Design A House


Recently a friend asked me to help him figure out the proper size for a family room addition he was designing for himself. He was looking for a rule of thumb that would guarantee a comfortable, "architecturally-correct" space - a short cut to a good design. He wanted access to the magic formulas that we apply in our practice. "C'mon," he said, "let me in on the secrets."

That got me thinking about how a blank sheet of paper ends up with a house design on it, and how we assure ourselves that what we've drawn turns out as we expect it to when it's built.

That's a scary prospect for a client - how are they ever sure that the representations they see on paper, on the computer screen, and in model form will really end up as their dream home?

Buying a car or an existing home is far less risky - you can test drive a car first and you can walk through an existing home. But it's quite a leap of faith to commit to the design and construction of a new home. You just don't know exactly what you've got until you've got it.

For those reasons I've great respect for the people who walk through our door. They're usually crossing into uncharted territory, are willing to turn over control of their dream to someone they barely know.

But what about those rules of thumb - the ones that we design professionals keep secret from the public? The truth is that although there aren't any hard-and-fast, black-and-white architectural edicts, there are a number of important concepts that help in determining the comfort and utility of most residential projects.

The first of these is research. And this is, perhaps, a bit of a secret. Before any meaningful design work can begin on any kind of architectural project, it is critical to have a thorough understanding of the problem. It starts with documenting the physical context - the site, existing structures on and near the site, the views, the climate, slope of the site, solar orientation, etc., because really good architecture responds to its environment. The project budget and schedule are likewise thrown into the mix.

The other part of the context is less tangible, the context of the client's dreams and desires. And although some clients bring to the table great volumes of information about what they want, most need some nudging to help express and articulate what's been bouncing around in their heads.

So Rule Of Thumb Number One is: Good research leads to good design. Profound? Not really, but certainly essential and often underutilized.

Rule Of Thumb Number Two: Start Slow. This can be an agonizing prospect for the client who's been thinking about their new home for months - planning, dreaming, collecting ideas, visiting other homes and generally gearing up to get started on the design.

But the potential danger is in arriving at a solution too soon. As a design begins appearing on paper, it becomes more "real" and, in the client's eyes, more difficult to change or even discard completely. A slow start means keeping the design "loose" and deferring any irrevocable decisions until a number of different possibilities have been explored.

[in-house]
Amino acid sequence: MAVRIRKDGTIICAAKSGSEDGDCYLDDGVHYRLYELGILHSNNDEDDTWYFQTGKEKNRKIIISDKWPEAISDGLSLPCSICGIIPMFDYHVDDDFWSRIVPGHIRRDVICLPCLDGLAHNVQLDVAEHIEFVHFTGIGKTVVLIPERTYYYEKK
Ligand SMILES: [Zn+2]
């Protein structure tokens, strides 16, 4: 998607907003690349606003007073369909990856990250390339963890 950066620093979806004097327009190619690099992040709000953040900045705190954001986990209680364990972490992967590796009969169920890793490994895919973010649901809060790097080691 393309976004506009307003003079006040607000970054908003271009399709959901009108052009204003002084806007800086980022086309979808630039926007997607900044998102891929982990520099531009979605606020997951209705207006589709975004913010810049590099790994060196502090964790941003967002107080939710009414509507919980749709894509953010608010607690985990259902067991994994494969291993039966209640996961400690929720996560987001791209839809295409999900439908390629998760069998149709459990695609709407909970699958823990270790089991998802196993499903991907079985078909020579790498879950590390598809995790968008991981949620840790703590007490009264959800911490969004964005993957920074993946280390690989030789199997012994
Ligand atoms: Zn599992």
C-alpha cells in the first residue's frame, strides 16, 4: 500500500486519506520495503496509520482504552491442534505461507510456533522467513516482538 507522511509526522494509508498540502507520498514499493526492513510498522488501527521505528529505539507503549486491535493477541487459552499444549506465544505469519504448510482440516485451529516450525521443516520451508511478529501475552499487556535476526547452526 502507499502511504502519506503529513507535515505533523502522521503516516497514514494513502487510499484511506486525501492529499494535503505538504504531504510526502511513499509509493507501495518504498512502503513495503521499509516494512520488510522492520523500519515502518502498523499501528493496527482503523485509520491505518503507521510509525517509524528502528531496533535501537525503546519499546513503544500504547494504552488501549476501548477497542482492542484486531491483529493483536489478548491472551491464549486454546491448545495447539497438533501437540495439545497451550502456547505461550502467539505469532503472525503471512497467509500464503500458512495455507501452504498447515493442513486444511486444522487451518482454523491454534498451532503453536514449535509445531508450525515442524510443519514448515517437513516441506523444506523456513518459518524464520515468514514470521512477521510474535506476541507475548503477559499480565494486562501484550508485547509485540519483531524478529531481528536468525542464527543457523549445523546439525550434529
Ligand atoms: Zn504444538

Rule Of Thumb Number Three: Design From The Inside Out. This is a big one, and perhaps the most often abused. Good design fits the use, not the other way around. This can be something as small as making sure that a bedroom fits a king-size bed, or as large as deciding whether you really need a dining room, living room, and other "formal" spaces in the house. The intended use of space and particular manner in which the occupants will use it should be the primary consideration in the designing the shape and character of any house.

Whether you're working with a design professional, or trying your own hand, keep Rule Of Thumb Number Four in mind: Ask Questions Early and Often. Part of the Architect's job is to be sure that the design drawings adequately communicate the intent of the design to you, but you've got to let him know what you don't understand. There are a lot of design tools available to help make the design more "real" including computer models and physical models, and the more you make use of these, the more you'll understand the design and be able to predict what the "real thing" will be like.

So that's what I told my friend with the inquiring mind. He took a little more time to explore how his family would use the room, even moving his furniture out onto his back lawn to figure out how much space he really needed. The result was a somewhat smaller family room than he'd imagined, but one that was more useful. But still he wasn't sure he'd been allowed a big enough peek behind the curtain. "C'mon," he said, "let me in on the real secrets."

Richard L. Taylor, AIA is a published author and recognized expert in Residential Architecture. He is President of Richard Taylor Architects, a 5-person firm in Historic Dublin, Ohio.